Artificial intelligence: US companies well ahead with patent applications for Germany
Analysis of the DPMAnutzerforum: US companies in Germany are filing twice as many AI patents as German companies – DPMA President: The gap in this future topic must not widen further
Press release of 11 April 2019
Munich. The German innovation landscape is dominated by American patent applicants when it comes to artificial intelligence (AI). As much as 36.2 per cent of patent applications published last year by the German Patent and Trade Mark Office (DPMA) and the European Patent Office with effect for Germany came from the United States – only half as many (18.1 per cent) came from Germany. Japan (13.3 per cent), China (5.2 per cent), Korea (3.7 per cent), France (3.3 per cent)and the Netherlands (2.9 per cent) follow in the ranking per country. This is the conclusion of an analysis published today by the DPMA on the occasion of its annual DPMAnutzerforum conference. According to the data, Germany has continued to lose ground compared to the United States in recent years. In 2013, 35.1 per cent of published patent applications came from the USA and 19.5 per cent from Germany. China, which almost tripled the number of its applications in this period and increased its share of the total number of applications from 2.1 to 5.2 per cent, made the relatively largest leap among the countries mentioned. According to a recently published study by the Mercator Institute for China Studies, 30,000 patents were applied for internationally by China in 2018. China is on its way to becoming a leading nation in digital key technologies, the study concludes.
"Even though the German manufacturers seem to be doing relatively well on their domestic market at present, the dominance of American companies is already clearly visible today. A race between the USA and the Far East is becoming apparent for the future," DPMA President Cornelia Rudloff-Schäffer said at the DPMAnutzerforum in Munich. "The innovative capacity of German companies and of our country as a whole crucially depends on developments in the field of machine learning and artificial intelligence. We must be careful that the gap in this central future topic does not widen even further."
Key drivers: autonomous driving, medical technology, robotics
Overall, the number of patent applications with effect for Germany in these key technologies increased by 80 per cent over the past ten years – from 3,142 in 2009 to 5,654 in the past year. Among the key drivers are applications for autonomous driving. In the traffic and vehicle technology sector, applications tripled in the same period: In 2009, the two patent authorities registered 327 applications, last year there were as many as 966. The development in medical technology was similarly dynamic (+131 per cent). In robotics as well as in general controlling technology, for example, the growth rates are even higher, although in absolute terms the number of applications is significantly lower. In 2018, most applications were filed for computer technology required for artificial intelligence (PDF document only in German).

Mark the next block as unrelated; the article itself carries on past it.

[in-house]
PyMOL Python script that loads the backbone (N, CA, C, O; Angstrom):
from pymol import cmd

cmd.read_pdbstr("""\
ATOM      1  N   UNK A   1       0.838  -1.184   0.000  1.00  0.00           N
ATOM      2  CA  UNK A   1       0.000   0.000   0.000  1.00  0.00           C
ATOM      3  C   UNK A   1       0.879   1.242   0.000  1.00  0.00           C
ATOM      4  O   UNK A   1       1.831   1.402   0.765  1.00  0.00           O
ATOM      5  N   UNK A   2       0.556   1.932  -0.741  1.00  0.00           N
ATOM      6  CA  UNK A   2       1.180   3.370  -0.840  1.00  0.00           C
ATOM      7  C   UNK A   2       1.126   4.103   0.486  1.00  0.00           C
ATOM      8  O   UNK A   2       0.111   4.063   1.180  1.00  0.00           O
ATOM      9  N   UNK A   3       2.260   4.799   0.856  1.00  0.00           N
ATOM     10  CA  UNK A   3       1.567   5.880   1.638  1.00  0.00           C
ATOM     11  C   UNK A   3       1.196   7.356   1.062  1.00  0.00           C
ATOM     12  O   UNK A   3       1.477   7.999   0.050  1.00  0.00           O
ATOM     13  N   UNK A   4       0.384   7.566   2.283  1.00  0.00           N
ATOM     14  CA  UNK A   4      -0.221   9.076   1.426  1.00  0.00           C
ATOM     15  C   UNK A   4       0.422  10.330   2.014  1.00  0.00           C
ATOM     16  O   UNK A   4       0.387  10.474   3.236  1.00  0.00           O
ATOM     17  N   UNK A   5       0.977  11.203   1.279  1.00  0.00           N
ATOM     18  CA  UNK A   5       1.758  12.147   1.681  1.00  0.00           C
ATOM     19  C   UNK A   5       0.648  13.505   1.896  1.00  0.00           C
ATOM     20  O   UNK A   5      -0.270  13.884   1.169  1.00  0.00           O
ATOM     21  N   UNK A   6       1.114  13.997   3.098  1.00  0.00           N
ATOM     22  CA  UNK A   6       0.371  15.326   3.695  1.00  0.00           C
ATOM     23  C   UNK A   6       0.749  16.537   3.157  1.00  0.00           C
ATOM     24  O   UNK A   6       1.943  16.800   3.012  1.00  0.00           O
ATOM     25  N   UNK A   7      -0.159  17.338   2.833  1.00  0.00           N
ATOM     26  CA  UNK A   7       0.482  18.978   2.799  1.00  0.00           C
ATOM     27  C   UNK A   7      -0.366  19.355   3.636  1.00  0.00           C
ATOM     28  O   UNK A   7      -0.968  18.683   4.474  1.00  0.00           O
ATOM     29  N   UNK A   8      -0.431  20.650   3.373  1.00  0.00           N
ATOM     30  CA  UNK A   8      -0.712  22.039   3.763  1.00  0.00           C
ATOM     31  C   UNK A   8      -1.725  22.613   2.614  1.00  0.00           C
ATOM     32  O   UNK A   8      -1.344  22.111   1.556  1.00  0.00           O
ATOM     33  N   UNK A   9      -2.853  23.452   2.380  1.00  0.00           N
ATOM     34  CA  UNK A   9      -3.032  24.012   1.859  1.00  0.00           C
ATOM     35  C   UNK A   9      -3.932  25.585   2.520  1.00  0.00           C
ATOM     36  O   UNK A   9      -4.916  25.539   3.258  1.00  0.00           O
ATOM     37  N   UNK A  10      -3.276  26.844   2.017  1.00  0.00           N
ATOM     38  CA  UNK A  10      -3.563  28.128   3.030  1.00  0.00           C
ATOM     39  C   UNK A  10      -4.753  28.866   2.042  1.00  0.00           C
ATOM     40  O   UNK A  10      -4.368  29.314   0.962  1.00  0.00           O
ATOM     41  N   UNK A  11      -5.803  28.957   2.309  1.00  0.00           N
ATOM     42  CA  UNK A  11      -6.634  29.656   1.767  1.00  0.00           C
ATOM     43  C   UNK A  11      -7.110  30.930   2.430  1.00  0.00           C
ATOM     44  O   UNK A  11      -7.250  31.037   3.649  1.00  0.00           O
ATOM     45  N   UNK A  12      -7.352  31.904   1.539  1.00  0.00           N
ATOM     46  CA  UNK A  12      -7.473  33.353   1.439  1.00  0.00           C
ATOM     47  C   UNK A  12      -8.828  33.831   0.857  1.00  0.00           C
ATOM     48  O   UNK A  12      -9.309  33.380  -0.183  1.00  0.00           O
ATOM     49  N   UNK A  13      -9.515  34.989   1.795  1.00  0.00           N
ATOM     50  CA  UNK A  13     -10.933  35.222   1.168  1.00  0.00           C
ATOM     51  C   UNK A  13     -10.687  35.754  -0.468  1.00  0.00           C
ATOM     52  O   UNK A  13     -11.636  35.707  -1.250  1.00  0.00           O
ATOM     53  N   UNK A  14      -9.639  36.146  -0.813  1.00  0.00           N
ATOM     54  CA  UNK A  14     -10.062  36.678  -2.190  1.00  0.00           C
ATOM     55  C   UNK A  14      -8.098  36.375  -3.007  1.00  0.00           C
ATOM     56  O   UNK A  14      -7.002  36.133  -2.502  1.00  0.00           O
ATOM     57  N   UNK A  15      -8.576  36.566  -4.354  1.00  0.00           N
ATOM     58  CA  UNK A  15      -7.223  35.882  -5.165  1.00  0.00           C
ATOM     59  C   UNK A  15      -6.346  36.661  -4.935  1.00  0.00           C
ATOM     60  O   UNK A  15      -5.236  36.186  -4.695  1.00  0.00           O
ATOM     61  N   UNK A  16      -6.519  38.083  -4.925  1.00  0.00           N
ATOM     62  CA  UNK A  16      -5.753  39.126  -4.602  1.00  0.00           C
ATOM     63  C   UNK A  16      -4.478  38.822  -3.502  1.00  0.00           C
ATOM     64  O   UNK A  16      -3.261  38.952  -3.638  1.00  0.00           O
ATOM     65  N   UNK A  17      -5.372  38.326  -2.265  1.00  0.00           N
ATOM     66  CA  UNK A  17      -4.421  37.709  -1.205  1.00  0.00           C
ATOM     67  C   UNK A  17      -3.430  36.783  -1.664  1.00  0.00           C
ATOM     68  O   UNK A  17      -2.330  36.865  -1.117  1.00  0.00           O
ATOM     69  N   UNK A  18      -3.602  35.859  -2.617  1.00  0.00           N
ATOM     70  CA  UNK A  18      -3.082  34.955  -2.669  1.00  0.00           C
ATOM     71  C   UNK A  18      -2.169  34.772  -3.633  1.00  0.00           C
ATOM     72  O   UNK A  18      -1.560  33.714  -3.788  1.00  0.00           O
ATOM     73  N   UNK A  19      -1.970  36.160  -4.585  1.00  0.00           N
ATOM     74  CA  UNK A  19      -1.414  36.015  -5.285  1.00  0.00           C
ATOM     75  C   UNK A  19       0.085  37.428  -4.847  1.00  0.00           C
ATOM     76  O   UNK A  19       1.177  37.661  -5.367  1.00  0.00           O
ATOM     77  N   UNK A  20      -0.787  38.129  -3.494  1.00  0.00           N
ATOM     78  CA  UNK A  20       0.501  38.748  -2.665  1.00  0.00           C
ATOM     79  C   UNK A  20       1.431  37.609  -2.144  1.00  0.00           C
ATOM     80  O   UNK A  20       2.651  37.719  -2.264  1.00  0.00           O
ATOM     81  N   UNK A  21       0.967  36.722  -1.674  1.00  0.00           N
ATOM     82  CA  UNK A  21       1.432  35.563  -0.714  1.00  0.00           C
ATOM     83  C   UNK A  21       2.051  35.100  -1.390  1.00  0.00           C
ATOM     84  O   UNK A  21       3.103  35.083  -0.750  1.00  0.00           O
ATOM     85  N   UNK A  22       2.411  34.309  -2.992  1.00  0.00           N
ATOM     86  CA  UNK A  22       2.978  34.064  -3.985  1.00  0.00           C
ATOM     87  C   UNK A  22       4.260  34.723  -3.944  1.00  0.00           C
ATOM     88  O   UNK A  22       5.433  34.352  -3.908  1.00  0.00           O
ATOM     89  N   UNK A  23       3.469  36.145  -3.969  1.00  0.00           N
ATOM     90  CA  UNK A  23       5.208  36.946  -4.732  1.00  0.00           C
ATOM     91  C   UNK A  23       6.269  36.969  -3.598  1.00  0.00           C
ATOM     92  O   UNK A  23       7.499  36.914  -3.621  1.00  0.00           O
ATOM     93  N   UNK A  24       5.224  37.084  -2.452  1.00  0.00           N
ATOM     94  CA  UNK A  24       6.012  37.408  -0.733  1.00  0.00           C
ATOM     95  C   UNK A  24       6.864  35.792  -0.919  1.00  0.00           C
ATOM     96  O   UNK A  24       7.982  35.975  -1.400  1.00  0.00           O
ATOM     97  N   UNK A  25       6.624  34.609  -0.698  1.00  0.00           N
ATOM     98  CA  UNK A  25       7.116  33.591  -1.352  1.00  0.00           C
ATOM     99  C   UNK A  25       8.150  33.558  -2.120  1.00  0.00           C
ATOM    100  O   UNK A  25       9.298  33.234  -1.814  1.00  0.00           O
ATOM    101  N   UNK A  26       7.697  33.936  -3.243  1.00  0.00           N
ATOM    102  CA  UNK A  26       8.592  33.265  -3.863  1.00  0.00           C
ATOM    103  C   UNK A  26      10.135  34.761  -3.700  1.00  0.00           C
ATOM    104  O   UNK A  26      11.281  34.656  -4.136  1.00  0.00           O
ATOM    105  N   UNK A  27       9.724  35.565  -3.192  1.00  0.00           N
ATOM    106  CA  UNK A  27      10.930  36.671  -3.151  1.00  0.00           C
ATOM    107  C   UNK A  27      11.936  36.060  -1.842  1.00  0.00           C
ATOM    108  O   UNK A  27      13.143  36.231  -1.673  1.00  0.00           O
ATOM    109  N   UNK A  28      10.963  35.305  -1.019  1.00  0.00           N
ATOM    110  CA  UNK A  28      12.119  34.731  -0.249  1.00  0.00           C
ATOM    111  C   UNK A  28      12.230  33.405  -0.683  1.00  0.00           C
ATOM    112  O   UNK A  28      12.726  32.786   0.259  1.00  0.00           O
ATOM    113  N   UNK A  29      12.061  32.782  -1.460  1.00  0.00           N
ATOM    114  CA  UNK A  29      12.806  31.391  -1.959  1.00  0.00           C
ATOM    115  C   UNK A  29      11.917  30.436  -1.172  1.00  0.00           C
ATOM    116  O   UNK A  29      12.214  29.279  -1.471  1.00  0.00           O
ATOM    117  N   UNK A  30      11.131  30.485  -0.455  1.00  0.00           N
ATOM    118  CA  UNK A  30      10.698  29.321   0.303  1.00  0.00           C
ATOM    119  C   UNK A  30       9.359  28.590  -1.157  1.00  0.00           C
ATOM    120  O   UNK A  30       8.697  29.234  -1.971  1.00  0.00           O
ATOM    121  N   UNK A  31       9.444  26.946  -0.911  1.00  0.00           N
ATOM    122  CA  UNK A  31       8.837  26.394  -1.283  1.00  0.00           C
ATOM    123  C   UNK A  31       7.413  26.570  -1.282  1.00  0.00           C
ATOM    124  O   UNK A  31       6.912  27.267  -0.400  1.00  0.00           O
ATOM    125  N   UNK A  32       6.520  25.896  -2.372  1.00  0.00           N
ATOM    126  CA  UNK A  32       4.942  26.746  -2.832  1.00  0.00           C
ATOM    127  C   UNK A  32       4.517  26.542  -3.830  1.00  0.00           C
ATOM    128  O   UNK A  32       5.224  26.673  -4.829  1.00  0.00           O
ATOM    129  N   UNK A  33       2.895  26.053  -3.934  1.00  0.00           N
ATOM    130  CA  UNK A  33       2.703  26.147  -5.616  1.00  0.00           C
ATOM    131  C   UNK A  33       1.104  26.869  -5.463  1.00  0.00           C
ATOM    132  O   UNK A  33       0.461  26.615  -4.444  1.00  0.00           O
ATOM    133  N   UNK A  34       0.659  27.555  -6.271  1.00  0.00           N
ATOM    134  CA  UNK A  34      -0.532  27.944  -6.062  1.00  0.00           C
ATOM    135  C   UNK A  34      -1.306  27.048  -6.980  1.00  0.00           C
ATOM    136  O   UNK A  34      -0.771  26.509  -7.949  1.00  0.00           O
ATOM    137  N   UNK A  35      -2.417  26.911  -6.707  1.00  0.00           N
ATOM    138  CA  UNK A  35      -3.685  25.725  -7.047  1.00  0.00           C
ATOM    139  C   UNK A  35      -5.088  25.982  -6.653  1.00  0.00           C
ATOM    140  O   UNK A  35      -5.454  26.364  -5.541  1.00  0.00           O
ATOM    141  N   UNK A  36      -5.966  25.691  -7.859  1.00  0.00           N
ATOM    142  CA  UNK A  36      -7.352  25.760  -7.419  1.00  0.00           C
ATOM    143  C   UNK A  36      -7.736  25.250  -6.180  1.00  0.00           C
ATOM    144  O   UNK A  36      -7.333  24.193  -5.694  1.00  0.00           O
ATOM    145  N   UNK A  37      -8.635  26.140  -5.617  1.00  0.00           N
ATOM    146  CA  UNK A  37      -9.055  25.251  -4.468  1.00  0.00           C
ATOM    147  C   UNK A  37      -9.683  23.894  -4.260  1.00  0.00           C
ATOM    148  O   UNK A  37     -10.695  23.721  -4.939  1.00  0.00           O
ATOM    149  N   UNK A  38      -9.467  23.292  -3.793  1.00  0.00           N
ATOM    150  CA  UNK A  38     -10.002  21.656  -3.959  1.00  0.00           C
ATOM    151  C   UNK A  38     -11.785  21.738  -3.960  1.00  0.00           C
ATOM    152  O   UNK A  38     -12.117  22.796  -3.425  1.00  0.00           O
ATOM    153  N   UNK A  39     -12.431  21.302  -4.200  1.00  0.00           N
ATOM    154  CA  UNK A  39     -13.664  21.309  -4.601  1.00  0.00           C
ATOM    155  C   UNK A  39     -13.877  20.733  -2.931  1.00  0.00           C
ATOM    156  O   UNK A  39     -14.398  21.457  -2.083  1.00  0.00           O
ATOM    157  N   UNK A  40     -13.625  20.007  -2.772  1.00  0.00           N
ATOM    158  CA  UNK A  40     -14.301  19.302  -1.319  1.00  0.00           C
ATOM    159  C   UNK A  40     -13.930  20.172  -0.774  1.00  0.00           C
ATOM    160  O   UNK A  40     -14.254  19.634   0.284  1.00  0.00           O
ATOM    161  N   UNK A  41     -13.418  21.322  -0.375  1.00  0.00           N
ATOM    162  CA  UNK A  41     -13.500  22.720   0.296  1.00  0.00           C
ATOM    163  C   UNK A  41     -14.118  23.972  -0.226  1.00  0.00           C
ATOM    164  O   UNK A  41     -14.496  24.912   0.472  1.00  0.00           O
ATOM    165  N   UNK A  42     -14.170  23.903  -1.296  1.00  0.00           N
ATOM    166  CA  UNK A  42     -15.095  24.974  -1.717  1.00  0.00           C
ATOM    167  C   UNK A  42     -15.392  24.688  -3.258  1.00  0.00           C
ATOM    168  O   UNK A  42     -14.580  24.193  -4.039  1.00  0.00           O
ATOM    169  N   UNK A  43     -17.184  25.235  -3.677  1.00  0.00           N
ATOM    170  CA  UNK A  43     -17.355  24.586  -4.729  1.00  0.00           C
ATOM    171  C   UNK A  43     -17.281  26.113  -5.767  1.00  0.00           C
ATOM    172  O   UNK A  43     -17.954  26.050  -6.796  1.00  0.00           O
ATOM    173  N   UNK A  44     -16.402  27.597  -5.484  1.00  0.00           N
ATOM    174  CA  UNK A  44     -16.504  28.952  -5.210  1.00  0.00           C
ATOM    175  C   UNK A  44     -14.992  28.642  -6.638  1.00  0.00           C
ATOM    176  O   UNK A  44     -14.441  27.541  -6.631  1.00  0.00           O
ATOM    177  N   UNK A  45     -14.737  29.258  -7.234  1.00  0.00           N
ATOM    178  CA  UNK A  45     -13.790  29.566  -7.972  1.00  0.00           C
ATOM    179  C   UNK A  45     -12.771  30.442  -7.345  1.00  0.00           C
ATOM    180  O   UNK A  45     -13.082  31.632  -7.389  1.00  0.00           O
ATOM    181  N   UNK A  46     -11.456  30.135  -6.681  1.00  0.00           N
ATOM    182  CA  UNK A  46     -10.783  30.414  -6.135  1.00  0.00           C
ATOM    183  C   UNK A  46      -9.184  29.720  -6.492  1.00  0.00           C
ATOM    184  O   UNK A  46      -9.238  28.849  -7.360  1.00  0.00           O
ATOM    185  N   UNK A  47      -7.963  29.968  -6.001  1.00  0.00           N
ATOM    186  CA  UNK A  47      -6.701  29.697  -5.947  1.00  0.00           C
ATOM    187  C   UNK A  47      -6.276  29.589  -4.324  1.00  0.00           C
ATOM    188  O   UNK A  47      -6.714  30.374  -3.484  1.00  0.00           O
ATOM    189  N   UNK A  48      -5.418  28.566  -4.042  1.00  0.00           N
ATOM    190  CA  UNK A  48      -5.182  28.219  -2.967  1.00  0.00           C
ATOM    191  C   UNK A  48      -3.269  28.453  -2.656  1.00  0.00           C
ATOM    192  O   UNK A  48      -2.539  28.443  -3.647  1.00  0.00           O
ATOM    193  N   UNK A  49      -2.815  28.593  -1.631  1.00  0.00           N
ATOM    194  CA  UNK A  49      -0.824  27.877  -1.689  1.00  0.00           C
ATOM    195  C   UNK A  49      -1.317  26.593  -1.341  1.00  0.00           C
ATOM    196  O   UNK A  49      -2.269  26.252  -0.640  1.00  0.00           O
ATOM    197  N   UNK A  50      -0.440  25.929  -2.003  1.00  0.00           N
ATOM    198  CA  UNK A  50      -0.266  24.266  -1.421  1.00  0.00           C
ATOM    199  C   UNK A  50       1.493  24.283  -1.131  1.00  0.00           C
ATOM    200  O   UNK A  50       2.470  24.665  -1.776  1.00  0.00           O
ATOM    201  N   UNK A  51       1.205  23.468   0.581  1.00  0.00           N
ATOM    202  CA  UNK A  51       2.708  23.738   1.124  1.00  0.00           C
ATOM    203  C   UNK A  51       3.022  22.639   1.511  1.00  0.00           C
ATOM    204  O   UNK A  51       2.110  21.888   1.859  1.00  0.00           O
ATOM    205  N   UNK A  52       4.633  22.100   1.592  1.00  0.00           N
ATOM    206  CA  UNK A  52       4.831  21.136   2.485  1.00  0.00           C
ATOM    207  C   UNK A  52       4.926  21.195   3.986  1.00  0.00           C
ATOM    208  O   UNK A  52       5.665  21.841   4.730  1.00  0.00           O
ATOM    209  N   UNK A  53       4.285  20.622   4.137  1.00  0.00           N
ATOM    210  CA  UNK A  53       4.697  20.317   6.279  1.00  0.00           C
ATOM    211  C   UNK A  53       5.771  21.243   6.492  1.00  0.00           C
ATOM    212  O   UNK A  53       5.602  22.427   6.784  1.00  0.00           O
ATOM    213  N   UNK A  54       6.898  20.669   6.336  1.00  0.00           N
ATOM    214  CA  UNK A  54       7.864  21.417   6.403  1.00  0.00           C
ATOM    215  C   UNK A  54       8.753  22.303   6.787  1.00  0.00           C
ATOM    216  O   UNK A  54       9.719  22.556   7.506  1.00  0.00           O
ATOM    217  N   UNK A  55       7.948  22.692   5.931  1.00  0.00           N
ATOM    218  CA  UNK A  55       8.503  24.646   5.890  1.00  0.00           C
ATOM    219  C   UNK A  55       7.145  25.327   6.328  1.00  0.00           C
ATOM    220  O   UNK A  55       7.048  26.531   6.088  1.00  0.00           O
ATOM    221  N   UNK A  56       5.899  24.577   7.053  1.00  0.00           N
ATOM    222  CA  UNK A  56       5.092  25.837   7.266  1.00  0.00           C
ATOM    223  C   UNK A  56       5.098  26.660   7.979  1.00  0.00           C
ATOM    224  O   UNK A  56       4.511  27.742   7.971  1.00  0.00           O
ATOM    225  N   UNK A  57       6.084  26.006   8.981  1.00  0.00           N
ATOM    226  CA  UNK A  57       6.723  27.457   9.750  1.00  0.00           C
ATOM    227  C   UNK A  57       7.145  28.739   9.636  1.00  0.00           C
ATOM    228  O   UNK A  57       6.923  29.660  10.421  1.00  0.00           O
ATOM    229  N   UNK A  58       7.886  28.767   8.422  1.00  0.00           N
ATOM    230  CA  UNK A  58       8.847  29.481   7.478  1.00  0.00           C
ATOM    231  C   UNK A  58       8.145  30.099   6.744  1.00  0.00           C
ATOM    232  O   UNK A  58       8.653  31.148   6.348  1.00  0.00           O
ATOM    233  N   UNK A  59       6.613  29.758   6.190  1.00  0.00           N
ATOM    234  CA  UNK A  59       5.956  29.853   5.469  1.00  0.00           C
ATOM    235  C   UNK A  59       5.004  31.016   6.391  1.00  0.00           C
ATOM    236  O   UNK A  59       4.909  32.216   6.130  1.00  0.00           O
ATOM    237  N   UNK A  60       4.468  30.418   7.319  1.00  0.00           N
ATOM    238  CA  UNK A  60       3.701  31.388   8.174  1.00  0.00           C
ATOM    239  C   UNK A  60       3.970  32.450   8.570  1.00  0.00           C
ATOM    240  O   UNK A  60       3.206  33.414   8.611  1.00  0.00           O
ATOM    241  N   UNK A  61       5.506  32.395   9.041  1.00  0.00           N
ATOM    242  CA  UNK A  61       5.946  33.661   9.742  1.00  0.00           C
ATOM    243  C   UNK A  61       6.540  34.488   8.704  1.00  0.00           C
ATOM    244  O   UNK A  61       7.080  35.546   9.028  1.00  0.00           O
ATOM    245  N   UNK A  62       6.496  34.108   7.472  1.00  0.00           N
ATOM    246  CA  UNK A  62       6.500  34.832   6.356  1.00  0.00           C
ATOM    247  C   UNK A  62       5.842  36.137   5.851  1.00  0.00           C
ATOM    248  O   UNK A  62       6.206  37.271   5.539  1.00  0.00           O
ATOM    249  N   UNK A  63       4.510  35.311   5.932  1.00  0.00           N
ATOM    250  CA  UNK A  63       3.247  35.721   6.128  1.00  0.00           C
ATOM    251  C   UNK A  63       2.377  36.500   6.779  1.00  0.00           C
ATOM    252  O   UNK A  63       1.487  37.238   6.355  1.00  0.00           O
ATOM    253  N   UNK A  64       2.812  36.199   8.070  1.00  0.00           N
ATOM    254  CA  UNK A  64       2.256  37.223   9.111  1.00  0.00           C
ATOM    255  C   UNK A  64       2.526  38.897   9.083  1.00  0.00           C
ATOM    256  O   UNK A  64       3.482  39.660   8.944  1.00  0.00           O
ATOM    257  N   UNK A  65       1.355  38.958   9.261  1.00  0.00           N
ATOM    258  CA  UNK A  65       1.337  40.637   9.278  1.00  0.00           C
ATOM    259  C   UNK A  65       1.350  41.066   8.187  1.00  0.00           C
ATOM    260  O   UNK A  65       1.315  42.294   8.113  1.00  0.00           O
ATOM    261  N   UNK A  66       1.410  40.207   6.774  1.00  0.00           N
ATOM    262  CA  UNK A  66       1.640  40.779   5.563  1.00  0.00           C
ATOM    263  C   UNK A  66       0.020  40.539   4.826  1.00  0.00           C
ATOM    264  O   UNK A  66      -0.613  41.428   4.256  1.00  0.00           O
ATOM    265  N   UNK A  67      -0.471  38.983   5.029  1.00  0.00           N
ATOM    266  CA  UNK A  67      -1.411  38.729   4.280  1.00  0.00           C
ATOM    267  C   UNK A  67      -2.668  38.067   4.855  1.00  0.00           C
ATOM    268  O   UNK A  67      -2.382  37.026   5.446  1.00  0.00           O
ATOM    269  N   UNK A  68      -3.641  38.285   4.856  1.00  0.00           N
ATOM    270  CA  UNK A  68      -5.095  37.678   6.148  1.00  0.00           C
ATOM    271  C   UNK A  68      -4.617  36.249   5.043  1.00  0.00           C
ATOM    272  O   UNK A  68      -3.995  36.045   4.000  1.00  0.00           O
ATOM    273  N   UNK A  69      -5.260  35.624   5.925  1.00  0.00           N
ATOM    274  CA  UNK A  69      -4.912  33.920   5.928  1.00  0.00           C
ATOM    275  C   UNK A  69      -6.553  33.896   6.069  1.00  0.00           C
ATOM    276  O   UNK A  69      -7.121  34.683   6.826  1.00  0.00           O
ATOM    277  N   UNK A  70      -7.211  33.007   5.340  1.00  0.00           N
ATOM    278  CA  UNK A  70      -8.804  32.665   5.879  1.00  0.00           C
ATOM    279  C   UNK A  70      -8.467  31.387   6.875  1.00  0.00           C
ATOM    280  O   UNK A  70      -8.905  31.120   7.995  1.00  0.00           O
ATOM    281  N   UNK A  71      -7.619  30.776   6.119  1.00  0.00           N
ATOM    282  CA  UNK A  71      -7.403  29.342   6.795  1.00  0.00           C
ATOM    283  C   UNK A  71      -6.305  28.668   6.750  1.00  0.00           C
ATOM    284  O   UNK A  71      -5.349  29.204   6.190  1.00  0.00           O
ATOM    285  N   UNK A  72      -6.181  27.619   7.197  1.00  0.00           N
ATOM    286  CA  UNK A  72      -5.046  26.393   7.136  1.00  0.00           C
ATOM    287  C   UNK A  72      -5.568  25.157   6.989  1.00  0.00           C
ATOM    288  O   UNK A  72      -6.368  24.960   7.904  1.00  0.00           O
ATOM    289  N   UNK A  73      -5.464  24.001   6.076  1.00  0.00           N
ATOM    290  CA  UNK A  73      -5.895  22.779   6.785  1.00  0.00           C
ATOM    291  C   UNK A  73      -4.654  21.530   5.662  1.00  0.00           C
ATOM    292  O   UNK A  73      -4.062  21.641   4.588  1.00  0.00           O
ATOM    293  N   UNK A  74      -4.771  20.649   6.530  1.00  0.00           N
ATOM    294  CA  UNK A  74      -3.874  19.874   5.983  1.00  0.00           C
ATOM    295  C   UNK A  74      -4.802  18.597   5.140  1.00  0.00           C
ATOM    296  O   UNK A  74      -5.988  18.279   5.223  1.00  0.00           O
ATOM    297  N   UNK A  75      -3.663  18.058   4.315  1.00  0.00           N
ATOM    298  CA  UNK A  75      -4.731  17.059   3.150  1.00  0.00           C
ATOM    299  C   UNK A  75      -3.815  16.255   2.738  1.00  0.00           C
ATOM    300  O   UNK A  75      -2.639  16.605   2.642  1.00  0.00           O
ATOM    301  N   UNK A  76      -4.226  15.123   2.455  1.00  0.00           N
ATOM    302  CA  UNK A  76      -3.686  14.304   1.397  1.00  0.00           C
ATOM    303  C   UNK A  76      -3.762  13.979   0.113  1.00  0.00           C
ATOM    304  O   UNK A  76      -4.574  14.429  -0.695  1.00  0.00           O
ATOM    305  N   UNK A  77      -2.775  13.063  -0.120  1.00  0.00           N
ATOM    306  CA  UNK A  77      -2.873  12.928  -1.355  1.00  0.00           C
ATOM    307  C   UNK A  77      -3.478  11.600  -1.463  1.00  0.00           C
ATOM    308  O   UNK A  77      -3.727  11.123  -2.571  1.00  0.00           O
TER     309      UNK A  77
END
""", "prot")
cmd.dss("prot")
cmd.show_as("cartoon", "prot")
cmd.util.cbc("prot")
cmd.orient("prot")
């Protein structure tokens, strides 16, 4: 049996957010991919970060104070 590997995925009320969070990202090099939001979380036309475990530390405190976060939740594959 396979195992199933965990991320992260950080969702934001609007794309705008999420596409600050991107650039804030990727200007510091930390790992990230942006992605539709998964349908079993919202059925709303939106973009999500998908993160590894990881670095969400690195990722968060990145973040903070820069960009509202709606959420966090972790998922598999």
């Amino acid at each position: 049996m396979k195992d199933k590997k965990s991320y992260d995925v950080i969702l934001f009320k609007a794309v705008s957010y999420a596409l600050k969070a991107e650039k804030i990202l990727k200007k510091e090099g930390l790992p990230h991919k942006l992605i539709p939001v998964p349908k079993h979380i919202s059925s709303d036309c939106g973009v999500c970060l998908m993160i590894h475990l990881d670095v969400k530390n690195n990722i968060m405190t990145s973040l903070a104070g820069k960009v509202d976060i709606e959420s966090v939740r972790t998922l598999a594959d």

DPMAnutzerforum with a new concept
But the DPMAnutzerforum 2019 did not only focus on artificial intelligence. The expert audience were also interested in other questions: What's new in IT services and IP procedures? How was the reform of trade mark law implemented? Which challenges will intellectual property owners have to face in the digital world? This year's event featured a new concept. It included expert forums, panel discussions and lectures dealing with a variety of intellectual property topics and DPMA services. The guests were also able to participate in the debate using posters for sharing opinions and a “graphic recorder” summarized important results in a digital work of art. More than 200 experts took part in this year’s DPMAnutzerforum. “We are very pleased about the great response and are planning further innovations for our event next year,” DPMA President Cornelia Rudloff-Schäffer announced.
The German Patent and Trade Mark Office
Inventiveness and creativity need effective protection. The DPMA is the German centre of expertise for all intellectual property rights – patents, utility models, trade marks and designs. As the largest national patent office in Europe and the fifth largest national patent office in the world, our office stands for the future of Germany as a country of inventors in a globalised economy. Its staff of over 2,600 at three locations – Munich, Jena and Berlin – provide services for inventors and companies. They implement federal innovation strategies and develop the national, European and international protection systems further.
Methodology of evaluation:
The analysis of artificial intelligence is based on what is referred to as IPC classes. The IPC is an internationally valid, hierarchically structured classification system dividing the entire field of technology into classes, thus assigning all patent documents to specific areas worldwide. In our evaluation, we have identified and used the IPC classes of those areas of technology in which applications relating to artificial intelligence are primarily filed. Accordingly, all applications contained in these IPC classes have been included in the present evaluation, which was carried out in March 2019.
It should be noted that there is no general definition for the classification of patent documents as artificial intelligence. There is also no IPC class that deals exclusively with artificial intelligence; it is therefore not possible to make a completely clear distinction from other areas of technology. The evaluation therefore represents a meaningful approximation for an analysis of artificial intelligence.
Picture: DPMA/Frank Rollitz
Last updated: 18 May 2020